The last of the enemies who was killed, Fakauhu, did not die easily. At first his side were winning. They almost escaped through the pass to get to the open sea. But that failed. Then they tried to run across the land with the hope of finding a canoe. But they were ambushed by the people of Hao. Then in the battle they were killed one-by-one and strung onto the fish-string necklace of Toroatua. The last one who was killed, Fakauhu, thought that he might escape. He told that to Temauri-a-Keha. But Temauri-a-Keha answered, “The fish string necklace of Toroatua is not yet full, you alone remain. It will be full.” I think that those words put a terrible fear into the heart of Fakauhu. When Fakauhu saw that he was going to be surrounded he tried to wade through the ocean to a small island. But he was caught. Even then he wasn’t killed. The people of Hao had to work on him because he had the shark-skin armor. At first Fakauhu thought that me might escape, but bit-by-bit fate was closing in on him, like a cat playing with a mouse. I wish that the people of Hao had let him go with the warning to never return. That would have been mercy. But they had to kill him as a warning to potential enemies to leave them alone. It was justice for them. The laws today are like that. They have to administer justice. If they don’t then the people who are wronged may become vigilantes; they will take justice into their own hands, and it will be more cruel than what the laws and the judges do. God also administers justice. His word is that he will punish the sinner. The only way that he can save the sinner is if the sinner repents. But then God can only forgive the repentant sinner because he sent down his son to die by torture to pay for the punishment that would otherwise by administered to the sinner. In doing this, God paid a very great price so that he can forgive the sinner. But me, in a way I have a freedom that the law and even God does not have. I can forgive my enemies and I can do it for free. I do not need to send my son to suffer for my enemy’s sins. Or if I let my enemy go free, some part of me will not resort to vigilante justice to punish my enemy. If I don’t forgive my enemy, if I demand justice, then in God’s eyes, I must be mad. This is because I reject the power to forgive which comes to me for free.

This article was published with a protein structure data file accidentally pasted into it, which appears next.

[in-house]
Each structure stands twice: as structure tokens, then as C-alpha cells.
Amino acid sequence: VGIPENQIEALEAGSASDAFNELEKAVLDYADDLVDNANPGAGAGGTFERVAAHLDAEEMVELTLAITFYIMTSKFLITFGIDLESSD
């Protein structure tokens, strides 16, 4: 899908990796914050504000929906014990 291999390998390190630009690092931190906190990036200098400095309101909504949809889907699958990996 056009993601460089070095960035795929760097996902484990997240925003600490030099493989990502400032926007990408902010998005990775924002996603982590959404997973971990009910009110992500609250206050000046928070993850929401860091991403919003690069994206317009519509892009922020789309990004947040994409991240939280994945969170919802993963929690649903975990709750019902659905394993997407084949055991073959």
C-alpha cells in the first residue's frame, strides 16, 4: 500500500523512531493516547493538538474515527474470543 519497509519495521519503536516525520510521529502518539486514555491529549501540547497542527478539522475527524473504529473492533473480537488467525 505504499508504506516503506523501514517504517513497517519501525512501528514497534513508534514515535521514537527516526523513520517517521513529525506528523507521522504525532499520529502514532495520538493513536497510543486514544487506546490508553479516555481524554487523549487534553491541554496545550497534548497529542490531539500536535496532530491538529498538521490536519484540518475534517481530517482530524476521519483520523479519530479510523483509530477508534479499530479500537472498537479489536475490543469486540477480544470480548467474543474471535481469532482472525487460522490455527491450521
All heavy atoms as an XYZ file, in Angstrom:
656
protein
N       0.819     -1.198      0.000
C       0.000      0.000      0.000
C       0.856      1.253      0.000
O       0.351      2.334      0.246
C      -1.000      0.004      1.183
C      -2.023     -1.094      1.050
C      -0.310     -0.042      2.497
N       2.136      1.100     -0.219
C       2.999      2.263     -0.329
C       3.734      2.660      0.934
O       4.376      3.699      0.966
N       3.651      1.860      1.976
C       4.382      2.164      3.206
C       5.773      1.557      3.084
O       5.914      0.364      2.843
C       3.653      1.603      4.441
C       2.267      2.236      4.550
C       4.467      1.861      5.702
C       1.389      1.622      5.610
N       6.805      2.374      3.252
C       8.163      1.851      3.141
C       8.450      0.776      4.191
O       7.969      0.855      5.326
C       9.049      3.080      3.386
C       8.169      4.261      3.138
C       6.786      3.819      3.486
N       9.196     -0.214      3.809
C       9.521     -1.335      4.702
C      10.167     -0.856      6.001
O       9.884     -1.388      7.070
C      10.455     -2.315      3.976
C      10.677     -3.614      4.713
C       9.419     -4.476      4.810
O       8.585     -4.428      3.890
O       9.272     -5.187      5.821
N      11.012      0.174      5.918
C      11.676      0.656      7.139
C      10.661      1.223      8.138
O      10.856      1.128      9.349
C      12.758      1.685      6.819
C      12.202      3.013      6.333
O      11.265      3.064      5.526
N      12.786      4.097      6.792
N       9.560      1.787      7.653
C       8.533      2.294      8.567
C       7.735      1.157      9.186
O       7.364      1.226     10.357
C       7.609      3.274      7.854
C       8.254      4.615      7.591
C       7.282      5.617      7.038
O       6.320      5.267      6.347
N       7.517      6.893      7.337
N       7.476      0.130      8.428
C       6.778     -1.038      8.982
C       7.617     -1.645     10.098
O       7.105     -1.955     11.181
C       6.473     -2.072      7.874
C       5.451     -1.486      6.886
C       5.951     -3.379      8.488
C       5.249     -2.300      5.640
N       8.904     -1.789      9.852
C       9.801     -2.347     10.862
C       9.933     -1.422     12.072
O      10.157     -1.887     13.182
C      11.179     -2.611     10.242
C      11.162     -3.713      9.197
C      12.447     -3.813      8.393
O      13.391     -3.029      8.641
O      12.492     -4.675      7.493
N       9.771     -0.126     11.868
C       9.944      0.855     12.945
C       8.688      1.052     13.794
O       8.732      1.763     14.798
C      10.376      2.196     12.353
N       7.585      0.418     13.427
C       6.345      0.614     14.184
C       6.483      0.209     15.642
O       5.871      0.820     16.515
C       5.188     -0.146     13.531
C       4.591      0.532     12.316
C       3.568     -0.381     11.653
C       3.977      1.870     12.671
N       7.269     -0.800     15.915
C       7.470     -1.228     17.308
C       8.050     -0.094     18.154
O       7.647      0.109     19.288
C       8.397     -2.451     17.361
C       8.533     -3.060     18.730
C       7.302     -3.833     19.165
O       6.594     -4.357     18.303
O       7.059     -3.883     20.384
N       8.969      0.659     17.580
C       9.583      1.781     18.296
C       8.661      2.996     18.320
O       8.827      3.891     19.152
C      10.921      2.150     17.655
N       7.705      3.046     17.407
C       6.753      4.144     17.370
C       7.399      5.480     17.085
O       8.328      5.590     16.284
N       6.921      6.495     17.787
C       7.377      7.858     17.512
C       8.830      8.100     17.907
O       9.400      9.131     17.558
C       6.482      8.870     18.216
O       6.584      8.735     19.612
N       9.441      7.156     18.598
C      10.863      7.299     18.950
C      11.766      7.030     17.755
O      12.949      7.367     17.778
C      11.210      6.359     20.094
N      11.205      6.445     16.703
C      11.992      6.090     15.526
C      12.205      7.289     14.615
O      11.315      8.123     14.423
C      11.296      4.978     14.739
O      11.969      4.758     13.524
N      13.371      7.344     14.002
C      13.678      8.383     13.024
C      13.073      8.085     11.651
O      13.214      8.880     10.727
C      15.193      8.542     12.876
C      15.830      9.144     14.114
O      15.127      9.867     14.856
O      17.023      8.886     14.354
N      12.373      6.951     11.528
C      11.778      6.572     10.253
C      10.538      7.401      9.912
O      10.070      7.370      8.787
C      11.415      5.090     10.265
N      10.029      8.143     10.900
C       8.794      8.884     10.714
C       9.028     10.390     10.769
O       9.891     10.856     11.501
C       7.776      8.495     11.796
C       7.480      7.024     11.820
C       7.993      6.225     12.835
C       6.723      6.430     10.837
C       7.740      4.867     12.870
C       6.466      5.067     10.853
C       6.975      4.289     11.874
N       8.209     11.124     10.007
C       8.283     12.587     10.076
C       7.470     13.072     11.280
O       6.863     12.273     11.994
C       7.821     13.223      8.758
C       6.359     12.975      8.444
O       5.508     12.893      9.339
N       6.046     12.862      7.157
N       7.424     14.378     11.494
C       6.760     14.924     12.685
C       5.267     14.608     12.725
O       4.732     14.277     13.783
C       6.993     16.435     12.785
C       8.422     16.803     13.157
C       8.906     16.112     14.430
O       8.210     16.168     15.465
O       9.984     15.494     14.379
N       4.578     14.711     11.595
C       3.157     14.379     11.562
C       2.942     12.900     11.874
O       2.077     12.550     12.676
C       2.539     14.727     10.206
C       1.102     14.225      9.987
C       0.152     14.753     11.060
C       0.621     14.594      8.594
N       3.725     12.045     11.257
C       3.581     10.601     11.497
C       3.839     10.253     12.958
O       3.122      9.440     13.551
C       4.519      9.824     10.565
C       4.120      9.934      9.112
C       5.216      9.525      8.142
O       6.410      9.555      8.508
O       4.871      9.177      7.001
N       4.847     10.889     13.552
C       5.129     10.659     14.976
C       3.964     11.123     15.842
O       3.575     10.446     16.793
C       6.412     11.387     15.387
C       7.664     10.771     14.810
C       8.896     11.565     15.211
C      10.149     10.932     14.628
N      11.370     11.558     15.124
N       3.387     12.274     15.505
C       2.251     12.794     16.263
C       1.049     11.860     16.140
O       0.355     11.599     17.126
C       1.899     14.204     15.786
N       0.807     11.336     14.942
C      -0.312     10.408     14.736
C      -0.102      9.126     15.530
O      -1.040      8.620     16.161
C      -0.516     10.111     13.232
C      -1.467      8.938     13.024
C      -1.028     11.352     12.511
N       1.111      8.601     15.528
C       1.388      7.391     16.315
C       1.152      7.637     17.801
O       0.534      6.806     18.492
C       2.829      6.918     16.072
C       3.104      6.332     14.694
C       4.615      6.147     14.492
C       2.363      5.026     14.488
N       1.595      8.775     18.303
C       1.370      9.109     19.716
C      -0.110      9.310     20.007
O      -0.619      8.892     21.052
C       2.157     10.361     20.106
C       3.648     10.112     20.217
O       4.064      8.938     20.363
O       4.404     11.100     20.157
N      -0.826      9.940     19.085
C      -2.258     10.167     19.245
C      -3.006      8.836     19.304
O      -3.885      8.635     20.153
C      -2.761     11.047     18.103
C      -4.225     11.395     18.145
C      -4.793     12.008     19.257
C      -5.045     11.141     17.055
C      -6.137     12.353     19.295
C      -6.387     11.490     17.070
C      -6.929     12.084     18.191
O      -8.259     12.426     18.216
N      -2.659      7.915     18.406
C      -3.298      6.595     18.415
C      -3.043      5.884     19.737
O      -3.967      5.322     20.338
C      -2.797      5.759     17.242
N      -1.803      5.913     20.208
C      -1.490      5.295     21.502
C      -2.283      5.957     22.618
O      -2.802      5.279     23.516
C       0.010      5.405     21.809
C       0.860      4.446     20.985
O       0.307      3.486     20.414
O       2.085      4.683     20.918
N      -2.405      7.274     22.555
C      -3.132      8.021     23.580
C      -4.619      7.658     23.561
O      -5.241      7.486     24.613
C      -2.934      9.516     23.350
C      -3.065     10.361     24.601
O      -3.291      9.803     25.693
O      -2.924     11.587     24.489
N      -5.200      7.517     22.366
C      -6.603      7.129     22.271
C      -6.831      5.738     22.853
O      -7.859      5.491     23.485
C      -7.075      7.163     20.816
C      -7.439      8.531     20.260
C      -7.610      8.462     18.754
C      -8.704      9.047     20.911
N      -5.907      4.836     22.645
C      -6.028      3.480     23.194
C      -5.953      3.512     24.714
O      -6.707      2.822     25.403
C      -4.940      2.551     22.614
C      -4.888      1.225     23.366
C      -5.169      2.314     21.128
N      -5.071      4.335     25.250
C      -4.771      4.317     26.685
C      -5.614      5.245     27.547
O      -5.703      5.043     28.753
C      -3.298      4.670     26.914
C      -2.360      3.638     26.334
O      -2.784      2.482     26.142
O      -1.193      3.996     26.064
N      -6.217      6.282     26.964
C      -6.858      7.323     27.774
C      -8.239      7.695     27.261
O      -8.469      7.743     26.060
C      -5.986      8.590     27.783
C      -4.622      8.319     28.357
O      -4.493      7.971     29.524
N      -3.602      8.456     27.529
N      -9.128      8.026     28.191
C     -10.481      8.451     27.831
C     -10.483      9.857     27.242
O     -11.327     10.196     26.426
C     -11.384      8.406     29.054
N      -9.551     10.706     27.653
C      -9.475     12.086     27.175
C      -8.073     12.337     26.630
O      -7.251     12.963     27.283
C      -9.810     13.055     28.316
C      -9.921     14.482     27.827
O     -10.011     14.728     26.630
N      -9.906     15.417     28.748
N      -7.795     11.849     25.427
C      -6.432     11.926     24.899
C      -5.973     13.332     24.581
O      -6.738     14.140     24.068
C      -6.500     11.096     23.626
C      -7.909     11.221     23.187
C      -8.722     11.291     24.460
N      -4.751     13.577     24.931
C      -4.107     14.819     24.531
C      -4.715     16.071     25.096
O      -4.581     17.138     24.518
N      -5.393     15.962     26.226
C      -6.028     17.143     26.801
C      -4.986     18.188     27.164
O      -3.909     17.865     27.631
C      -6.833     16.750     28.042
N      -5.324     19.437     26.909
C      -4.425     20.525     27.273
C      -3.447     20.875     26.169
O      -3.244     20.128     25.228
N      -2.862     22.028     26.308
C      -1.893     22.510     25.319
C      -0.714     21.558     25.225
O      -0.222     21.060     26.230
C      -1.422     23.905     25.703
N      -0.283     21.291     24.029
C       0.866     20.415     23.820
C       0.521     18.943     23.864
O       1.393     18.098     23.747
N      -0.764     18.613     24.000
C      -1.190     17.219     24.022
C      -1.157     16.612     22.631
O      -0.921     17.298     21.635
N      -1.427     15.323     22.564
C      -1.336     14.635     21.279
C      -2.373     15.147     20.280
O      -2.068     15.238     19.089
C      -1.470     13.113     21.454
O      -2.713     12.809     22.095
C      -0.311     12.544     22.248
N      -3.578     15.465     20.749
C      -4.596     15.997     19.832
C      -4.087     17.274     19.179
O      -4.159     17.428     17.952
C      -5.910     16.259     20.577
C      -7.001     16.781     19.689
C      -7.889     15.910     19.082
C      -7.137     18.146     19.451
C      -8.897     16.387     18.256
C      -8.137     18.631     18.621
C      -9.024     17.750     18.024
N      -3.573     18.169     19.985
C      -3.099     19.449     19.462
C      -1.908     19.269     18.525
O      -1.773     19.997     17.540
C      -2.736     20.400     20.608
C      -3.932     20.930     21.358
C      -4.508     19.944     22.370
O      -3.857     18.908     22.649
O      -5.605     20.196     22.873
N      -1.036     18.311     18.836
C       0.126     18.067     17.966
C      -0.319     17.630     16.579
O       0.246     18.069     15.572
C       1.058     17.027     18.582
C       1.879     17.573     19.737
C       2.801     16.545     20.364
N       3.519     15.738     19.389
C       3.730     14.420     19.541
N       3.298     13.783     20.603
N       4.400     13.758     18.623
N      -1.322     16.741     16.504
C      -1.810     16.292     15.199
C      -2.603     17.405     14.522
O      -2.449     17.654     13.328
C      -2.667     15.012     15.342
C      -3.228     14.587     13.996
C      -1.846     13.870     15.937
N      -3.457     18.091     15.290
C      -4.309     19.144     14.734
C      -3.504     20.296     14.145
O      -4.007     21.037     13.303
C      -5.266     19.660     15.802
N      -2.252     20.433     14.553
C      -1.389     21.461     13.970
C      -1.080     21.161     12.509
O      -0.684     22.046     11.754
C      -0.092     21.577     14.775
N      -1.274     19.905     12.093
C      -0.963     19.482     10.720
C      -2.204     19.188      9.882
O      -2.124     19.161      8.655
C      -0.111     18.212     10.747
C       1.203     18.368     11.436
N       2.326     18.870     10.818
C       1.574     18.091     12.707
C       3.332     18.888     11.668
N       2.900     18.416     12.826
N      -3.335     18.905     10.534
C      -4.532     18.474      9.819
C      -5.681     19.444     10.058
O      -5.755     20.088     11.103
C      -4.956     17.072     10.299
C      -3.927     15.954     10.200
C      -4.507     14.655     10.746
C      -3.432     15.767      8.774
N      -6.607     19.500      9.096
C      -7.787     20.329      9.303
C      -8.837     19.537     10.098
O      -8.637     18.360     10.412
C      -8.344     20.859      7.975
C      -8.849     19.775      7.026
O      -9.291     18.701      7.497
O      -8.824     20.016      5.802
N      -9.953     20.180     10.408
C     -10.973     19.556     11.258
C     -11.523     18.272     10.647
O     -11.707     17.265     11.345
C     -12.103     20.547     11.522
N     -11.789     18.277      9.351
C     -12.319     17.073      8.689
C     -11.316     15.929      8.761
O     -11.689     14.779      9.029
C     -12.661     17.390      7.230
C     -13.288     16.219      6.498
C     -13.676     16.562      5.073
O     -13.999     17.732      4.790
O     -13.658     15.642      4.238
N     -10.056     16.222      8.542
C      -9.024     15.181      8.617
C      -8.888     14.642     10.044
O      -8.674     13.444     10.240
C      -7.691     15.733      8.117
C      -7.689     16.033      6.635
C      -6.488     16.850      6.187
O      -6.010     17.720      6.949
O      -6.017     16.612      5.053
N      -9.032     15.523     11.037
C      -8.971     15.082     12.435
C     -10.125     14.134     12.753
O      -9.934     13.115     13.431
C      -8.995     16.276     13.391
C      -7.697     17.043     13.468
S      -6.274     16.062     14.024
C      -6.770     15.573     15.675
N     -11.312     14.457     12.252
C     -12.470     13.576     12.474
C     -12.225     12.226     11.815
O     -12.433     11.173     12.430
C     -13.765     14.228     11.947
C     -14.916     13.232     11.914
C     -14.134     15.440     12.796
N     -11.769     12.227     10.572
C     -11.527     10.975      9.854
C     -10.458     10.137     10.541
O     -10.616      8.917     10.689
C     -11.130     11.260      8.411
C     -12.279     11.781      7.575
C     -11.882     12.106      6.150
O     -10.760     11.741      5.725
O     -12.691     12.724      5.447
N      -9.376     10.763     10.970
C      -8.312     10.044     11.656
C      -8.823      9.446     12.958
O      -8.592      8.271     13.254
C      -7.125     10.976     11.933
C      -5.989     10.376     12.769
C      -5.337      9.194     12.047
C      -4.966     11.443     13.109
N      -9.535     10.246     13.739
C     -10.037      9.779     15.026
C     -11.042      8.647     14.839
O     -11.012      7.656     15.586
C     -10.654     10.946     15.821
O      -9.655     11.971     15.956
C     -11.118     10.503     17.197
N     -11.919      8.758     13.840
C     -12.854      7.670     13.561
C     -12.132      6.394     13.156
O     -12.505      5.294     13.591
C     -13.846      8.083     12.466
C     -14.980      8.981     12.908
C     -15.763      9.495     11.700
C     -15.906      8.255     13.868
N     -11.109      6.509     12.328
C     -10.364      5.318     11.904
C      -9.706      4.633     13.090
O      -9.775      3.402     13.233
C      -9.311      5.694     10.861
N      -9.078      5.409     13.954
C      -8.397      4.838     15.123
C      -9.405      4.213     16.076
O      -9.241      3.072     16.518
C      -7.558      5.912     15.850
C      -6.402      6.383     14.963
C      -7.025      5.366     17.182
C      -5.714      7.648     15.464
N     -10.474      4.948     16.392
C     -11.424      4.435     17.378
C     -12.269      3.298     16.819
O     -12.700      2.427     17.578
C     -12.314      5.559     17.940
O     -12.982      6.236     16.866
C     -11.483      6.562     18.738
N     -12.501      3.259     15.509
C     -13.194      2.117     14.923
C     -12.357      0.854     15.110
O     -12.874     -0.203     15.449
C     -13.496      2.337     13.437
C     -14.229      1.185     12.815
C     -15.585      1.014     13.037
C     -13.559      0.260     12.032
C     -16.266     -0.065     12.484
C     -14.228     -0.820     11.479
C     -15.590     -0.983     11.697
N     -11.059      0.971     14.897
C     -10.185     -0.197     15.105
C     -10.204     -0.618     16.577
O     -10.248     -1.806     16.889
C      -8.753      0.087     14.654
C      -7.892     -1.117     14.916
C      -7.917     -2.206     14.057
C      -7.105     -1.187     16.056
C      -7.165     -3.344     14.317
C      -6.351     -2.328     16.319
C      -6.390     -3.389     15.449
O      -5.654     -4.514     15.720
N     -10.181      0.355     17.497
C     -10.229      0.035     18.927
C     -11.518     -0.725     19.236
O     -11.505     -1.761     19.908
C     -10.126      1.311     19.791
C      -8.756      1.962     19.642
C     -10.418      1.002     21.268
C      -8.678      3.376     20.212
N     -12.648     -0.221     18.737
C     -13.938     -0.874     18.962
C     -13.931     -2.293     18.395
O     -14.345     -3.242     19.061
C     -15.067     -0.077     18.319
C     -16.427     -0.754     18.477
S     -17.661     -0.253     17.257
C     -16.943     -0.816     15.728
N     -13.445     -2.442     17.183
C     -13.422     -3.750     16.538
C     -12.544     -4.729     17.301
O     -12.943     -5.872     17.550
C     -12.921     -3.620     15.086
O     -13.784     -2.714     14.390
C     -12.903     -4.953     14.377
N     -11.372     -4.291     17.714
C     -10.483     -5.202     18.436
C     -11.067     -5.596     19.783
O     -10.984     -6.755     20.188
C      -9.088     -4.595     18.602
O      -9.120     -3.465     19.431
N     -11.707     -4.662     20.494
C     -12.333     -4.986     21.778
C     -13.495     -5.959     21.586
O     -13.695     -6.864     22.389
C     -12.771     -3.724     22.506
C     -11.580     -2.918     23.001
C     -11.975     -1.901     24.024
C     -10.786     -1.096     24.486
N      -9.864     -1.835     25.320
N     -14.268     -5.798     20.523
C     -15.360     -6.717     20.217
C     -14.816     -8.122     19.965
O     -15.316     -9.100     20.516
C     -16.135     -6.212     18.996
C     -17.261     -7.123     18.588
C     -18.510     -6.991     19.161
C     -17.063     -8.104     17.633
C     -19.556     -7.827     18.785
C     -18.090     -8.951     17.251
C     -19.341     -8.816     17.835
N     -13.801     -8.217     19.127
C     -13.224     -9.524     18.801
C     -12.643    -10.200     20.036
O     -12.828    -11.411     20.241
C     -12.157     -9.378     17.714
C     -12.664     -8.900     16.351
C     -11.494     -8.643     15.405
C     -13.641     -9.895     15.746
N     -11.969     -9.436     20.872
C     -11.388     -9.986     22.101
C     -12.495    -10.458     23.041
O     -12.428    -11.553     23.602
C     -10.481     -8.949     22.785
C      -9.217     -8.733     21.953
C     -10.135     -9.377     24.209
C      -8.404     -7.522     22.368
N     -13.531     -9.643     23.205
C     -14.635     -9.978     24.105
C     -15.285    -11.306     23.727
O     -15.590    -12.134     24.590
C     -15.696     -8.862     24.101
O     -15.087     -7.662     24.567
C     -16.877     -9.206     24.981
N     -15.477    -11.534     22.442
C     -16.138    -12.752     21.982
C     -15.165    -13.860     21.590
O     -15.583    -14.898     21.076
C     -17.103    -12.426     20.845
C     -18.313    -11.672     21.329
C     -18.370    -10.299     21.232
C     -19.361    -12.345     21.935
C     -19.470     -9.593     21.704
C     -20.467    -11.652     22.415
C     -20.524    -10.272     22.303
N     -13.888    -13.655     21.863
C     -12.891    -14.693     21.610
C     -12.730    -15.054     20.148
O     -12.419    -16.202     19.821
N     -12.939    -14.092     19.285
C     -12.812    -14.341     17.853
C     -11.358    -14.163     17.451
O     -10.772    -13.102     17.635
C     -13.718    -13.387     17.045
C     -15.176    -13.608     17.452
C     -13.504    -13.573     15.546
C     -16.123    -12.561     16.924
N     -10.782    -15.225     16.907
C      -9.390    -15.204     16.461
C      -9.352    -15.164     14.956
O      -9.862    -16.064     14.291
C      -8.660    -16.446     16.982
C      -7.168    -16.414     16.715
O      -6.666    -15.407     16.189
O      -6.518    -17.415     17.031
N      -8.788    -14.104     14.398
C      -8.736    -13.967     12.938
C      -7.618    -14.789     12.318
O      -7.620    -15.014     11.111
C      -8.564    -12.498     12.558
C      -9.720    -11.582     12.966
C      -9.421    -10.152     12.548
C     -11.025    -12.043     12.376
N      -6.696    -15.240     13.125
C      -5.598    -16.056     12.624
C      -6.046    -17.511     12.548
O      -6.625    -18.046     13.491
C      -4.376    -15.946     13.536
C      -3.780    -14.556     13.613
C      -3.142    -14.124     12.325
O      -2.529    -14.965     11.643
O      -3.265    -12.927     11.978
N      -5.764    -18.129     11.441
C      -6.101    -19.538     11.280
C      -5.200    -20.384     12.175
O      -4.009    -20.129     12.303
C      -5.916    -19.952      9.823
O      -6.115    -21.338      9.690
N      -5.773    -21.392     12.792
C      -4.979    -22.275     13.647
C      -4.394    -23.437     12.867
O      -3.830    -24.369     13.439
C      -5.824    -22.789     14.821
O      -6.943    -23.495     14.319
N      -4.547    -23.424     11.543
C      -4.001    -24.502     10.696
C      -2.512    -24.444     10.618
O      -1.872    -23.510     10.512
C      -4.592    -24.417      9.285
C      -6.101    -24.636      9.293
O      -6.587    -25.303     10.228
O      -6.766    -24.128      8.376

This story came from the oral genealogy of Tapora Tinomano which is available on microfilm in genealogy libraries of the Church of Jesus Christ of Latter-Day Saints. Kuranui a Meitai is the one who told this story. Revised: June 13, 1996 Copyright © 1996 Daniel (Taniera) Longstaff